Data processing is currently in the spotlight with the US Census Bureau director’s recent announcement that routine “processing anomalies” will likely delay delivering state counts to the president well after the December 31 deadline. Experts have been predicting this for months (PDF), in part because the pandemic delayed many key aspects of the 2020 Census. This delay caused the data processing period to be cut short by 60 days and has raised concerns about quality.
Some errors are expected to be found, but the pandemic introduces uncertainty
Though “processing anomalies” sound dire, errors are to be expected in any decennial census. Counting the entire US population is a messy endeavor. People make mistakes filling out the census—sometimes predictably and other times not—resulting in questions being left blank or filled out inconsistently. A 5-year-old grandchild might incorrectly be listed as a parent-in-law because the wrong box is checked on the “relationship” question. Such errors would be flagged and resolved during the data processing period, often with protocols developed in advance.
Yet, the pandemic has made this anything but a typical census. The declaration of a COVID-19 national emergency happened simultaneously with the start of census fieldwork, delaying various elements of census operations. People relocating to new residences put the accuracy of the address-based enumeration of the census at risk. Though we have scant information from the Census Bureau about the nature of these processing anomalies, warning signs in recent months point to some clues.
The Census Bureau has been especially concerned about the enumeration of college students during the pandemic and produced materials (PDF) to clarify that those living in off-campus housing or dormitories should be counted there. The Census Bureau enlisted additional help from universities to improve the accuracy of the count, but had mixed success getting cooperation (PDF). As a result, some college students may be counted twice, and others may be missed from the count entirely.
The pandemic affected the count in other ways. Staffing and field operations became more logistically challenging, stymying efforts to reach hard-to-count populations. Scheduling delays meant enumeration was concurrent with wildfires in the West and hurricane season in the Gulf, adding to the uncertainty. These examples underscore how anomalous 2020 was for conducting the census.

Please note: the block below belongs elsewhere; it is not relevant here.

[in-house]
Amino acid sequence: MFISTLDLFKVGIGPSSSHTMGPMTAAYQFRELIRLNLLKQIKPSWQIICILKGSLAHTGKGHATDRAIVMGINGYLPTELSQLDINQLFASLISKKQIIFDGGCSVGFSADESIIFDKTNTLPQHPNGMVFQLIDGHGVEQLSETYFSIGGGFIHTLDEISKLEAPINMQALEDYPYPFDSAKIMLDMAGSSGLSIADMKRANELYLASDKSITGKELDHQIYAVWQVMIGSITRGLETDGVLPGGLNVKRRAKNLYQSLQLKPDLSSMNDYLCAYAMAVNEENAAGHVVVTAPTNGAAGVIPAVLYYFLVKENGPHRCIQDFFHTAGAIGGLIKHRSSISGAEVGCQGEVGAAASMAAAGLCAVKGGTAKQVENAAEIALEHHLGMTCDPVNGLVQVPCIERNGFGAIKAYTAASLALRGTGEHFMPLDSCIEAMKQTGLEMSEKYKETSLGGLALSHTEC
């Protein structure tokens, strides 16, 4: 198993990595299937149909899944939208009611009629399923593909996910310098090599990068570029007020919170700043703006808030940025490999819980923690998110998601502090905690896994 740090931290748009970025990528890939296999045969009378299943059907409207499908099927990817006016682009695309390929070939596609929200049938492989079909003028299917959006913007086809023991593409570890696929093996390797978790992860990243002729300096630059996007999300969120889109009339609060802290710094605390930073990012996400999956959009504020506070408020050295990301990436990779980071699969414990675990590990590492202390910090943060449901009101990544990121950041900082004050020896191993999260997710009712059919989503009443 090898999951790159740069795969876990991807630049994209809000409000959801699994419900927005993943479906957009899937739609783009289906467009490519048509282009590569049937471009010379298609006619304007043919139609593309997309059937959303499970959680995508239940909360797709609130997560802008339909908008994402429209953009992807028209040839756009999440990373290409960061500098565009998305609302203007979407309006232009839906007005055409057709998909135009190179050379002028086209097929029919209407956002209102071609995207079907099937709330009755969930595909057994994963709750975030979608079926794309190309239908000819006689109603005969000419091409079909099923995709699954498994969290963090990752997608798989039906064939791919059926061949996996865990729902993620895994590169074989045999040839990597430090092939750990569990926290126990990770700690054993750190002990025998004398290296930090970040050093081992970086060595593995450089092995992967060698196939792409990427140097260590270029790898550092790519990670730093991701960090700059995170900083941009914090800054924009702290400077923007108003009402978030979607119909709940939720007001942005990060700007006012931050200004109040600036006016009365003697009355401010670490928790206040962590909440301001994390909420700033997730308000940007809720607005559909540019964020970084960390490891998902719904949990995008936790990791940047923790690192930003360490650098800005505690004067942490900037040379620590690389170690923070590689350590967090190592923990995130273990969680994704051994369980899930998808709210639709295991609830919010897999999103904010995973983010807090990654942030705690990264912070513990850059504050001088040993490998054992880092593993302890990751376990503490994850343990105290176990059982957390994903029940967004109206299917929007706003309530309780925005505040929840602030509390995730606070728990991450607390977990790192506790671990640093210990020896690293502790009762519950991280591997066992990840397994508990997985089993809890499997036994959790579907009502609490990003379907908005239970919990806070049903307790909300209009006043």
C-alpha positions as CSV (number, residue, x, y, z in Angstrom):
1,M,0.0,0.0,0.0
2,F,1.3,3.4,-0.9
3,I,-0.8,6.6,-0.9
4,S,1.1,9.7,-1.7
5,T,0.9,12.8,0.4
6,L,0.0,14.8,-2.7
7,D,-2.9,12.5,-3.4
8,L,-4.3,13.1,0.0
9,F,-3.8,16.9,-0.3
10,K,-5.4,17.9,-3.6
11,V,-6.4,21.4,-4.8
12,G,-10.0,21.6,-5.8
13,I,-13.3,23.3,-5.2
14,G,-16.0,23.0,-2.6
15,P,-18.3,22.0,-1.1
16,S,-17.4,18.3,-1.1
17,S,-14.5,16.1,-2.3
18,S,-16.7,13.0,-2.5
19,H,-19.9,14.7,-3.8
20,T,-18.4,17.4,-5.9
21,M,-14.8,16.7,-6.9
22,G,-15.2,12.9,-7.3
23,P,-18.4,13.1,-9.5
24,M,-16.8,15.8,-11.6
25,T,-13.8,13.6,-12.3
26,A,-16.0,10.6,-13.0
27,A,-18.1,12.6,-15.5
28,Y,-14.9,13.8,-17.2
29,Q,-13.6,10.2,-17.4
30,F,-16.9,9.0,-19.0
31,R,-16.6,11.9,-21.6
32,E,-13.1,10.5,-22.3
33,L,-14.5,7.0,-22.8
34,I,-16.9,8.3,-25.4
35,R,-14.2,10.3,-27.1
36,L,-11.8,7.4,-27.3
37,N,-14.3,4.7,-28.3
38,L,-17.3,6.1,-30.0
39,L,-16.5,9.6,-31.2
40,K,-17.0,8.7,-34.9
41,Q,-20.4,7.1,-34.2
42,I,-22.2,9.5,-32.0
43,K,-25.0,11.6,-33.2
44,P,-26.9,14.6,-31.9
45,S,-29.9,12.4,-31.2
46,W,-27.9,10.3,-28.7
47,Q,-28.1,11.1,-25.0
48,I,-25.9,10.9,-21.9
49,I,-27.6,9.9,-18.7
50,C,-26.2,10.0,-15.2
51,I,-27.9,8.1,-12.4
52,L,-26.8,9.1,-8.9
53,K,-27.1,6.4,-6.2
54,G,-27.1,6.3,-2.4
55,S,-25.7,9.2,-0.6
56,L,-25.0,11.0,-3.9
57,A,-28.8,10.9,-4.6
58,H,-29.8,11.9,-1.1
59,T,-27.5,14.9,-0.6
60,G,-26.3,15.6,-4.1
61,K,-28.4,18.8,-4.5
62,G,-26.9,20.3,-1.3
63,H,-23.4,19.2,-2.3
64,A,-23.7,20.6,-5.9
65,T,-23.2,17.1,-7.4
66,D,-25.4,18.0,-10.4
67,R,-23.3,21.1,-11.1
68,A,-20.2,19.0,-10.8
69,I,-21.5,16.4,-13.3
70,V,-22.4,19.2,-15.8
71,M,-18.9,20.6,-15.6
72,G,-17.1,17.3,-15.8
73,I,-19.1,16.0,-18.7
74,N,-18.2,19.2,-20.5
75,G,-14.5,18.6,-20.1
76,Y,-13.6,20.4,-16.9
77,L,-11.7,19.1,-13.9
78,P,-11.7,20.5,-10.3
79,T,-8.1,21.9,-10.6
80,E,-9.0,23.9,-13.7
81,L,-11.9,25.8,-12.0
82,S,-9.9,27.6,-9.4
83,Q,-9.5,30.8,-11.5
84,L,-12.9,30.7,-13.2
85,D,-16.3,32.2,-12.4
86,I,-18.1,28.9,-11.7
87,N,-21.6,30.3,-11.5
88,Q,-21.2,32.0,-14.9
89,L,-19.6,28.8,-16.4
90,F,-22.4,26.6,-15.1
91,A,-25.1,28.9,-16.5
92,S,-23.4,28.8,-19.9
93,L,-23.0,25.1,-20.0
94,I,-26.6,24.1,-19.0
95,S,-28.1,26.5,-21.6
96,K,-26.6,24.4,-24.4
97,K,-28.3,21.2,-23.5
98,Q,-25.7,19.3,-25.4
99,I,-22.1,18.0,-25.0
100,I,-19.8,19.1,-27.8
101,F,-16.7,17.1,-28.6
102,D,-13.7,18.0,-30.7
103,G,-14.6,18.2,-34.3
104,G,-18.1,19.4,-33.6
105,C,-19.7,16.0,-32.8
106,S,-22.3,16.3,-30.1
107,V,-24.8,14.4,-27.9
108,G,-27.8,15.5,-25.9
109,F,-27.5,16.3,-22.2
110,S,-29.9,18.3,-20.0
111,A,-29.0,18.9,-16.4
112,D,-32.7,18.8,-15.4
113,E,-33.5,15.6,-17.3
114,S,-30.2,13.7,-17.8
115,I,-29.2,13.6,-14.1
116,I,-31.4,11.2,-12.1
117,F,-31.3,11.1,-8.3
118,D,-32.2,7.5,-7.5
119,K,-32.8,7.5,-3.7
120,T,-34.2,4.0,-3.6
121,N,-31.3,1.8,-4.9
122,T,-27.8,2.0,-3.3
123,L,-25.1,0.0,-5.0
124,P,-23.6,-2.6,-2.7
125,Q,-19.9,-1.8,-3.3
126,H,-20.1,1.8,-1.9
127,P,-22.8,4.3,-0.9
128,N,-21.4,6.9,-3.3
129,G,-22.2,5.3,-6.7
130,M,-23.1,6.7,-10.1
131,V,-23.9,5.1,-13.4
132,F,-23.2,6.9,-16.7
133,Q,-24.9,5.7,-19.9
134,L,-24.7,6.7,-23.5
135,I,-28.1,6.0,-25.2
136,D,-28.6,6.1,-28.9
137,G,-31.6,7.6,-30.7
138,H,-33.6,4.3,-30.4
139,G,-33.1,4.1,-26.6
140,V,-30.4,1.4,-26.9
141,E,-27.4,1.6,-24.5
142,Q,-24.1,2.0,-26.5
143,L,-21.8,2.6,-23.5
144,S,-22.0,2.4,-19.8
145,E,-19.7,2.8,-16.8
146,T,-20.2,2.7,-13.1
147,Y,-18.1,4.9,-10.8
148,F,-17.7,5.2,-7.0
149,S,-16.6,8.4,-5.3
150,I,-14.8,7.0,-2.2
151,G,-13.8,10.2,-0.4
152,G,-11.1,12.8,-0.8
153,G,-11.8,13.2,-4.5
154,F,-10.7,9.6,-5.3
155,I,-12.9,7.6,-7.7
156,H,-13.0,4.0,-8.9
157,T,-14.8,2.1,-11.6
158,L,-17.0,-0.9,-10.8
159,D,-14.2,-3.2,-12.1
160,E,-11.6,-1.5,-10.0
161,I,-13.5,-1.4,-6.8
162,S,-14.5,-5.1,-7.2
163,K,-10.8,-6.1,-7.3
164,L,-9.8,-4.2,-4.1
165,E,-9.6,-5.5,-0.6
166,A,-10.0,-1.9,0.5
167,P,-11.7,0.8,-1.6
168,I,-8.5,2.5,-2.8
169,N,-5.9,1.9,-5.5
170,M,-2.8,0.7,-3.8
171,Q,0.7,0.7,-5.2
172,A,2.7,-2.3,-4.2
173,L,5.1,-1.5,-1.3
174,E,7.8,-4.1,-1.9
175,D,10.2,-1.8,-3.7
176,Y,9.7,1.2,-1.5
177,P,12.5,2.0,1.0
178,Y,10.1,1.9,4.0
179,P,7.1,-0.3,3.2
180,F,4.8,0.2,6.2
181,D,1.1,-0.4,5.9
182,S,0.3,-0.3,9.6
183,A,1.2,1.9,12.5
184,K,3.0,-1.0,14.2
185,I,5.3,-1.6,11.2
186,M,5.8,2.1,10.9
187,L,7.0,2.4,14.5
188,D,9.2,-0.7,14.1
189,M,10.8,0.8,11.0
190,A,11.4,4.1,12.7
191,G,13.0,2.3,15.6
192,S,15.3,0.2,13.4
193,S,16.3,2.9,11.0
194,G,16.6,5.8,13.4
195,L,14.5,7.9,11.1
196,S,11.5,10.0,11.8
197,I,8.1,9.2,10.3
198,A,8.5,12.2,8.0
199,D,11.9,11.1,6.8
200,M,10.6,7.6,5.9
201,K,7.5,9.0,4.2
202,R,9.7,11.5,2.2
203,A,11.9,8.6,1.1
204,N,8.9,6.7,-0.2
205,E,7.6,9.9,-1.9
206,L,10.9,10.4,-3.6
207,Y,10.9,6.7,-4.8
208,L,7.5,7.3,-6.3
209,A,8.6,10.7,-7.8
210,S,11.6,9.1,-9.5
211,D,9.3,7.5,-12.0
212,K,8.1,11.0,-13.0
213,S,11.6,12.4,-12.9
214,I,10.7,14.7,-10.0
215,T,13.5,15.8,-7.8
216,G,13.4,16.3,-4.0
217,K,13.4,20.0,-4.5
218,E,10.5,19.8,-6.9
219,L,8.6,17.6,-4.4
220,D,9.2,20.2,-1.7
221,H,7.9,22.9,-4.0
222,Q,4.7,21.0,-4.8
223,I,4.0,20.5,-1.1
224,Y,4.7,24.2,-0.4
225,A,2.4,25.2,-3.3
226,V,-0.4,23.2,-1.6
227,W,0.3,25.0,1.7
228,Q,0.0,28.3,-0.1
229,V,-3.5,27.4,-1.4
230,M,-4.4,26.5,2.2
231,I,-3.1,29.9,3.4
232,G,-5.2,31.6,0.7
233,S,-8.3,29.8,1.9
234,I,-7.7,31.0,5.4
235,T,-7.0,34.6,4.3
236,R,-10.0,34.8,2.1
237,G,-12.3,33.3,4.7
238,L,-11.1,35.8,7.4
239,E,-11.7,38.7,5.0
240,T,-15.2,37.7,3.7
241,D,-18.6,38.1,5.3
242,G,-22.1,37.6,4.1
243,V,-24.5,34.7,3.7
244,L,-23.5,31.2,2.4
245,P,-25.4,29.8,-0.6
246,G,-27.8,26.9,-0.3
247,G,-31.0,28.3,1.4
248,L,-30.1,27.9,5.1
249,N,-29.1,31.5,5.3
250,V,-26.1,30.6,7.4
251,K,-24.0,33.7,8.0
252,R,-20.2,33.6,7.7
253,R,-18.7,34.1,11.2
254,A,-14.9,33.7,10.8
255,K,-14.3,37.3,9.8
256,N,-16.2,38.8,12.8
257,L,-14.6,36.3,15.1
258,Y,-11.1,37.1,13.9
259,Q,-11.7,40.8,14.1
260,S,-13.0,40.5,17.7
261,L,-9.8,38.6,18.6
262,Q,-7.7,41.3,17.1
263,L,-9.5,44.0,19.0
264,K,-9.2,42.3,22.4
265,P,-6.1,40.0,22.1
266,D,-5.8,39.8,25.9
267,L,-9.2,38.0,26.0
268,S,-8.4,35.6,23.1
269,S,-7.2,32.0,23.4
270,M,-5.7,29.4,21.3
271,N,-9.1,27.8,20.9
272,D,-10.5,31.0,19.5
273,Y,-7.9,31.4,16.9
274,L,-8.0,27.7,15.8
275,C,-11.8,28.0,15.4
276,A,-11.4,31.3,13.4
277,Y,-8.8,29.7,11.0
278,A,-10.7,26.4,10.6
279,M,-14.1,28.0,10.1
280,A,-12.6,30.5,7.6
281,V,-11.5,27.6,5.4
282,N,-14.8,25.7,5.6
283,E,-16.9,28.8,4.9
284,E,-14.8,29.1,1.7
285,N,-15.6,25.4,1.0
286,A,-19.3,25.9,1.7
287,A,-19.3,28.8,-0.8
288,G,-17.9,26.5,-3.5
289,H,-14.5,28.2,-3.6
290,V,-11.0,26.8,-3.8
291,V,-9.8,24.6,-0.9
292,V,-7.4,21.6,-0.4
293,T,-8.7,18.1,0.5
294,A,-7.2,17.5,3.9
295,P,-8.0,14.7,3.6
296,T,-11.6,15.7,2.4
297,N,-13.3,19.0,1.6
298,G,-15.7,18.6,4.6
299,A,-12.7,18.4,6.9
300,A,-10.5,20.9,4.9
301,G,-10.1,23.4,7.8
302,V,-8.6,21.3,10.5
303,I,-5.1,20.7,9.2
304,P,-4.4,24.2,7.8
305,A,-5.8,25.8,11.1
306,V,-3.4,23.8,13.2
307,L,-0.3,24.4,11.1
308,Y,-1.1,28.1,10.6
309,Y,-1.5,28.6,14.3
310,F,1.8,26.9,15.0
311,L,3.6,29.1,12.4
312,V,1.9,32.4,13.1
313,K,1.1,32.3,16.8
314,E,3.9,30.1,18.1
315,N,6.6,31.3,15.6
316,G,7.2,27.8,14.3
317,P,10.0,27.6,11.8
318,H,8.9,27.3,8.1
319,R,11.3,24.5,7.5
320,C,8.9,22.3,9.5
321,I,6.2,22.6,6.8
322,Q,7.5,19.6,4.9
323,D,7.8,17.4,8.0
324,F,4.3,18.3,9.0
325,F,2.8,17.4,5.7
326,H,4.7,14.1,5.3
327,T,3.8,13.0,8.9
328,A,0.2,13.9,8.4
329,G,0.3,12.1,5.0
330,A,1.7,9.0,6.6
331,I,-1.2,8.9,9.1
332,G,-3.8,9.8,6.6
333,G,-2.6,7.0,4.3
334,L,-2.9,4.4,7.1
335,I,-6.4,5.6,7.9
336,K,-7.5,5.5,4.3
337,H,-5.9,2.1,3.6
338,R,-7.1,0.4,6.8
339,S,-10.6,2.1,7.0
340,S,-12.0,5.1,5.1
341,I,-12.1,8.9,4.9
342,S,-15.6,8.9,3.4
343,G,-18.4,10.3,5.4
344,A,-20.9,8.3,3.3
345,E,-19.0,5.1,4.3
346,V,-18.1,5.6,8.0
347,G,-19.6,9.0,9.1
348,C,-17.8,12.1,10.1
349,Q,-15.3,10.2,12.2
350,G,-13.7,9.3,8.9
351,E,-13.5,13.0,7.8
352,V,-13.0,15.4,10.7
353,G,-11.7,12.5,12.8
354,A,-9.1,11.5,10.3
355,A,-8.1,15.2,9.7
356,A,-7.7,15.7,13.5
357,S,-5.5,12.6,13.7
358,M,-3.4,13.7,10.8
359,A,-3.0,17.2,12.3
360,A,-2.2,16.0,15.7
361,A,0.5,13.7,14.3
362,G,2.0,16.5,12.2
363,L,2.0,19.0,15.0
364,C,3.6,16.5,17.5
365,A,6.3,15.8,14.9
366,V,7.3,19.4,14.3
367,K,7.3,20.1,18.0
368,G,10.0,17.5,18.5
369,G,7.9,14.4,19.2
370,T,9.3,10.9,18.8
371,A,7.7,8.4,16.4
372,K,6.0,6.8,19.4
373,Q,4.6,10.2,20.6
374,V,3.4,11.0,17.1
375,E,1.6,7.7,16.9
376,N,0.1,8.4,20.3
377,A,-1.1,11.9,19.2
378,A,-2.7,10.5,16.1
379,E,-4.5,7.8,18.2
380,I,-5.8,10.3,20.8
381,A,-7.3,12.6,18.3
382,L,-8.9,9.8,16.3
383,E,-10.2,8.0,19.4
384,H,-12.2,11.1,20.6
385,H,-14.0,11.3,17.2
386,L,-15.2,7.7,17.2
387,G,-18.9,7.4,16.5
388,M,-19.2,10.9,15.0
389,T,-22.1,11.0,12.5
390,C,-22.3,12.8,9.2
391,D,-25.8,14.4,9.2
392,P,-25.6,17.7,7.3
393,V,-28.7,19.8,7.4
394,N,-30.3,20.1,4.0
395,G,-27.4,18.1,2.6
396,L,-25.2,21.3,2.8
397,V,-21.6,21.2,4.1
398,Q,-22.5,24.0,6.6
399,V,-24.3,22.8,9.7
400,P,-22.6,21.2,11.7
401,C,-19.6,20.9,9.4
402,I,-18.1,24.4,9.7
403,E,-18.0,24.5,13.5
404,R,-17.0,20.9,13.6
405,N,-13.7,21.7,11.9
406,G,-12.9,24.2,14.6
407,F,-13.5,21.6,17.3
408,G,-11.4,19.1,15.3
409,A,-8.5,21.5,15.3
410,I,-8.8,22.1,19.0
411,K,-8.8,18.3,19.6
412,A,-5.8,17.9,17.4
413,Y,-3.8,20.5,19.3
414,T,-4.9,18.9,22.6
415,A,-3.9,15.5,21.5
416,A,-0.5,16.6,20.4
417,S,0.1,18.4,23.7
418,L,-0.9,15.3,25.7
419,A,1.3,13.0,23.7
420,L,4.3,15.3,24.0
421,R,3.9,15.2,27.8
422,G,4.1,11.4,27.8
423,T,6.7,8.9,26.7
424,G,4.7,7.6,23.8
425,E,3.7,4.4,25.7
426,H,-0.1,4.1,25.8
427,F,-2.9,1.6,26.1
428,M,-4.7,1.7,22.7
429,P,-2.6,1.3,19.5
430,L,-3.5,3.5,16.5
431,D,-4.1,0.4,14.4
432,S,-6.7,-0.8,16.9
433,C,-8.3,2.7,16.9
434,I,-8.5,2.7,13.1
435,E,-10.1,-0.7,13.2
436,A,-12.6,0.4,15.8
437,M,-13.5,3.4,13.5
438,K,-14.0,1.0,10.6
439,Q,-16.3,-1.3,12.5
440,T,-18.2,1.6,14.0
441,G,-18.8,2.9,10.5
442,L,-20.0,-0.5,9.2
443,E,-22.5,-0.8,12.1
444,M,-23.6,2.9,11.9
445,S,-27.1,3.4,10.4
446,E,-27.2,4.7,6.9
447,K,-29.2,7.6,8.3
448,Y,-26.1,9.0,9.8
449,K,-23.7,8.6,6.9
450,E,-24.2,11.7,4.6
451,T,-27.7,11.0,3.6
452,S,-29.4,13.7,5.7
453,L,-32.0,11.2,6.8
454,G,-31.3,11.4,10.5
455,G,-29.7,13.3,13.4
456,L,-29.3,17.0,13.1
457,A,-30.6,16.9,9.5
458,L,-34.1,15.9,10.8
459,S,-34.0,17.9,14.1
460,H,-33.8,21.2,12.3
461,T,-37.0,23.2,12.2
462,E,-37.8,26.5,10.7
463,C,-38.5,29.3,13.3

Political pressures on this census further complicate the count
Data processing efforts at the Census Bureau are reportedly being further hampered by political pressures to hold to the December 31 deadline for delivering apportionment data to the president. There are reports that census data processing is happening around the clock and is staffed every day of the week. The latest estimate indicates data processing will be completed January 26 at the earliest—a date reported to the press indirectly via career staff and not through the director’s official statement. This has prompted heightened concern from the House of Representatives Committee on Oversight and Reform (PDF) about the schedule of the census and what they see as lack of transparency about the process from leadership. Given efforts to politicize the 2020 Census, including the administration’s past and ongoing Supreme Court challenges, it is unclear if there will be additional pressures placed on career staff.
The Census Bureau has the power to mitigate public concerns
Right now, a few small actions would instill confidence in the accuracy of the 2020 Census. First, the Census Bureau could make data quality indicators available to outside researchers (PDF) who can serve as an additional line of defense in monitoring efforts. External experts have a diverse set of expertise that career staff may not have and can improve quality assessment and better identify anomalies.
Second, career staff at the Census Bureau need as much time as they deem necessary to address data processing anomalies. If we look to the past to guide us, the 2010 Census had 10 million erroneous enumerations (PDF), of which 8.5 million were attributed to duplicates. If we layer on unpredictable residency related to the pandemic and the correspondingly high likelihood people will be counted twice, we can only assume that the magnitude of duplicates will be larger in 2020. Yet, in 2010, the processing period began in early July, allowing the Census Bureau a full six months to complete quality checks. In 2020, the data processing time was originally slated for 153 days, but pandemic-related delays cut this down to just 92 days (PDF). Given that data processing efforts are now delayed, the 92-day schedule was never feasible for the 2020 Census.
Third, greater transparency about “anomalies” in the data could be shared in a way that does not compromise the results and could enhance the public’s understanding of the Census Bureau’s work. This could be an opportunity to educate the public about the enormous effort required to produce a once-in-a-decade count of the US population and the valuable work the Census Bureau does. If the public understood how much an accurate count matters for their communities in the decade ahead, there might be outcry against its politicization and rush to deliver apportionment numbers. More time will allow Census Bureau staff to finish its work according to the agency’s high standards, and that benefits us all.